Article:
Some may ask: Why are you acknowledging this [CIA] program now? There are two reasons why I’m making these limited disclosures today. First, we have largely completed our questioning of the men – and to start the process for bringing them to trial, we must bring them into the open. Second, the Supreme Court’s recent decision Hamdan v. Rumsfeld, 548 US 557 (2006)] has impaired our ability to prosecute terrorists through military commissions, and has put in question the future of the CIA program. In its ruling on military commissions, the Court determined that a provision of the Geneva Conventions known as “Common Article Three” applies to our war with al Qaeda. This article includes provisions that prohibit “outrages upon personal dignity” and “humiliating and degrading treatment.” The problem is that these and other provisions of Common Article Three are vague and undefined, and each could be interpreted in different ways by American or foreign judges. And some believe our military and intelligence personnel involved in capturing and questioning terrorists could now be at risk of prosecution under the War Crimes Act – simply for doing their jobs in a thorough and professional way.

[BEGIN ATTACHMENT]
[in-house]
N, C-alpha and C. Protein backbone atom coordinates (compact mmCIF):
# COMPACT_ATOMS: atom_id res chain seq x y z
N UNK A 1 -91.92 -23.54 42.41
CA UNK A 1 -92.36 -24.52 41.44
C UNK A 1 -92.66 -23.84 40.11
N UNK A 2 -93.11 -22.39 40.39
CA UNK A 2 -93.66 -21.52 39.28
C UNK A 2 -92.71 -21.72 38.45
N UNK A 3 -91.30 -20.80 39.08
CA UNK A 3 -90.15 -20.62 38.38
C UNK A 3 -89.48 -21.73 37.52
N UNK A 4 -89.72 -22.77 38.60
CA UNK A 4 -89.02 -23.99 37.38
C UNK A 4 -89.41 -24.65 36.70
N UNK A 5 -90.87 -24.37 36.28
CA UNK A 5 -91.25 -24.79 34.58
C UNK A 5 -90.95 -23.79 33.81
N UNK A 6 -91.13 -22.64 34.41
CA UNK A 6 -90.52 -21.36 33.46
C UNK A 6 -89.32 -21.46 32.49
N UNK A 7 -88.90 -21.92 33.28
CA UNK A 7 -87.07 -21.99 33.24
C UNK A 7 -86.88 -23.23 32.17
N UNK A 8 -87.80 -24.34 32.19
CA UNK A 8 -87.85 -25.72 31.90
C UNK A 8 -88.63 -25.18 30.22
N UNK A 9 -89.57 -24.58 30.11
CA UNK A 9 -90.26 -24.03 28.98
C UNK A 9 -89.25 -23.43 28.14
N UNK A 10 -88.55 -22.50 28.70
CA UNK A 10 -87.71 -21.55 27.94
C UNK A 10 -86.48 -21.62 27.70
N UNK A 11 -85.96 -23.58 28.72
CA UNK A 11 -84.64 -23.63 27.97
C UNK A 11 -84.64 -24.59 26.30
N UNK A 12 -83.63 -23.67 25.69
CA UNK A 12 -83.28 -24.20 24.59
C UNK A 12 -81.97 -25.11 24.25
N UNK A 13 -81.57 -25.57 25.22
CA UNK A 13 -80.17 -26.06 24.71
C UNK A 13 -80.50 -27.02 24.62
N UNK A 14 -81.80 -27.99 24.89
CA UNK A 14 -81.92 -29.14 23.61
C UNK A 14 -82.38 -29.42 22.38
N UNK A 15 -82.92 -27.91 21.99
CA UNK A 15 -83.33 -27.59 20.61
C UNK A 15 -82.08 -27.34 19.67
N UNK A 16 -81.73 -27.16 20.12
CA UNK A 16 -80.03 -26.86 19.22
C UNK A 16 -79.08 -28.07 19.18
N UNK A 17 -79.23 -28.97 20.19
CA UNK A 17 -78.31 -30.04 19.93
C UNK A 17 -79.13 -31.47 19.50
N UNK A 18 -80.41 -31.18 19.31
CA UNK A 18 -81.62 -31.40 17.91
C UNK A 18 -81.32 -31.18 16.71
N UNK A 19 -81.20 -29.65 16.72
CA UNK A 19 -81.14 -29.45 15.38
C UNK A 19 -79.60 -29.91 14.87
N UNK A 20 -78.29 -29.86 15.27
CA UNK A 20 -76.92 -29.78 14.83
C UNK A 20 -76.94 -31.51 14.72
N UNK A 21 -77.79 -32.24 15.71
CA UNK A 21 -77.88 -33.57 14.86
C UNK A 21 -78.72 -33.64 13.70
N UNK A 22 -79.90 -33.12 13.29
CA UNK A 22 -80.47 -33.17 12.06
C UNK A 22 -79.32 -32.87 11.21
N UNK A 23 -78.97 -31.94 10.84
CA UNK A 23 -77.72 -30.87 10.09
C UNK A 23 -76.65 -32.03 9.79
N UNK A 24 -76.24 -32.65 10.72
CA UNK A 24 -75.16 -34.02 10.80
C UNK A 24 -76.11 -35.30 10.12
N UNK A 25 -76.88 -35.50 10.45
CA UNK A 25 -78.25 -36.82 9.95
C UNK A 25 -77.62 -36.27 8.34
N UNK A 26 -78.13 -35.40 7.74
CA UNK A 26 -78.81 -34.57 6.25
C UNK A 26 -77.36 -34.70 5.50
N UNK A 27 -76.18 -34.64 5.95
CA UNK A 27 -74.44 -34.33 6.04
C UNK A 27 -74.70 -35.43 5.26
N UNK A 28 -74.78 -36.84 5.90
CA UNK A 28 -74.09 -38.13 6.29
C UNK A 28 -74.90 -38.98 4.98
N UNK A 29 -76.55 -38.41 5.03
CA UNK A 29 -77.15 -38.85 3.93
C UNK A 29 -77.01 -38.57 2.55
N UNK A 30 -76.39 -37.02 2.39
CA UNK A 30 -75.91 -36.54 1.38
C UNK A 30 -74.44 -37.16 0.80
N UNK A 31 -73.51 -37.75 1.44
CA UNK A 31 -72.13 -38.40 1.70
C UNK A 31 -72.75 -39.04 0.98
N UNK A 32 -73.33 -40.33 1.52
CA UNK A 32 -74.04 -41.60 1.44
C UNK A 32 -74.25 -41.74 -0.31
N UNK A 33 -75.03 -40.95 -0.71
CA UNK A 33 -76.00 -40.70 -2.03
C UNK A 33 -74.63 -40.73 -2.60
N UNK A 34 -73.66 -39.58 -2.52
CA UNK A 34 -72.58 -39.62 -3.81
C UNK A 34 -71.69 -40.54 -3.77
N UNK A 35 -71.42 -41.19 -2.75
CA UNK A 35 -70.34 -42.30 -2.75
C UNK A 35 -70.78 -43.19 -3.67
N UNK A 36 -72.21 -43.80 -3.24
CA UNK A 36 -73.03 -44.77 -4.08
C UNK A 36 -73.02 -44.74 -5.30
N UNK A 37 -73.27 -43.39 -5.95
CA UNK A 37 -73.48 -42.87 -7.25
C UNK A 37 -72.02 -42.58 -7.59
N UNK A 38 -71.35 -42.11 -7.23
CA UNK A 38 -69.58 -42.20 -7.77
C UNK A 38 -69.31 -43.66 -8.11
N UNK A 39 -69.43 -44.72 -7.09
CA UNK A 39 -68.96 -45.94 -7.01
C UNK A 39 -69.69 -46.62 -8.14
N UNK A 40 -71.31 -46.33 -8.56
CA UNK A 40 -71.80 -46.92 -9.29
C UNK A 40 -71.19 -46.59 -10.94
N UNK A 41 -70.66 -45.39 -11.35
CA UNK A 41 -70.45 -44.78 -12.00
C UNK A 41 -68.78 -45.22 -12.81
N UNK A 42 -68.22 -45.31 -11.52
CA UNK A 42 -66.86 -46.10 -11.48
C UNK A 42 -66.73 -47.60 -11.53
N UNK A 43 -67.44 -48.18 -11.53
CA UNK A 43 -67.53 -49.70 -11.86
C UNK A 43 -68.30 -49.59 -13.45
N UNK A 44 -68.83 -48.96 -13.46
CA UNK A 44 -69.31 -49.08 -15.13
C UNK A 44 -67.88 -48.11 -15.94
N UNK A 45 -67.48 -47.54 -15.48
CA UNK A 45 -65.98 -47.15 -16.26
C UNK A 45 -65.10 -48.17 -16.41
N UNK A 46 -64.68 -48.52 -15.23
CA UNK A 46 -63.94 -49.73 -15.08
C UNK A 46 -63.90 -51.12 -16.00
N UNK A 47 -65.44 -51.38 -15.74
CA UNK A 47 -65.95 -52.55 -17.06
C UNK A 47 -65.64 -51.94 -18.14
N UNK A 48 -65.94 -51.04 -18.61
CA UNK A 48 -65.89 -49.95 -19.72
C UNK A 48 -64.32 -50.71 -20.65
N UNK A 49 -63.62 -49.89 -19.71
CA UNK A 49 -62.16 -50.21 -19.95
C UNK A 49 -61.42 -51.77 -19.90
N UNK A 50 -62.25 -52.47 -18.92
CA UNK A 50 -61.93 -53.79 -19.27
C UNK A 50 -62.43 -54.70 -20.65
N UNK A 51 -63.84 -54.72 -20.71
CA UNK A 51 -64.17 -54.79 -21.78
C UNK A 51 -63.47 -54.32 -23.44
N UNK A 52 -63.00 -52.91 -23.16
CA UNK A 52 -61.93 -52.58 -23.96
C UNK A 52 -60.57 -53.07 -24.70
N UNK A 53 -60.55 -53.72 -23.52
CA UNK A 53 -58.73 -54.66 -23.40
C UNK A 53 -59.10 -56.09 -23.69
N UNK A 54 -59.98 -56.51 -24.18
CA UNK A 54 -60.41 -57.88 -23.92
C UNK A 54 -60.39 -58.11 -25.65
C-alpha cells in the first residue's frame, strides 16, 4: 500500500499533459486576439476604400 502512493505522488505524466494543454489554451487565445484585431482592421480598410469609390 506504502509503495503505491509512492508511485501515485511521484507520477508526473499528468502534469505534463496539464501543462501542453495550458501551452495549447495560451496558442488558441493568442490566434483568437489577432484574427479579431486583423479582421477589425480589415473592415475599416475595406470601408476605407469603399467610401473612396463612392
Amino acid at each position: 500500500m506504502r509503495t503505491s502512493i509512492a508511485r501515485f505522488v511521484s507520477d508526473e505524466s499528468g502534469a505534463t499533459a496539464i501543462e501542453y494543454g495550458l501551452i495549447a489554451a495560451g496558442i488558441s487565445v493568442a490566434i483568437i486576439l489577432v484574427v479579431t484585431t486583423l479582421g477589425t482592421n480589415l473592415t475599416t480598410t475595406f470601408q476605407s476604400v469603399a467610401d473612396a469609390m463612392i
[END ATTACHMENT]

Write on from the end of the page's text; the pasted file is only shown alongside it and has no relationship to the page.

This is unacceptable. Our military and intelligence personnel go face to face with the world’s most dangerous men every day. They have risked their lives to capture some of the most brutal terrorists on Earth. And they have worked day and night to find out what the terrorists know so we can stop new attacks. America owes our brave men and women some things in return. We owe them their thanks for saving lives and keeping America safe. And we owe them clear rules, so they can continue to do their jobs and protect our people.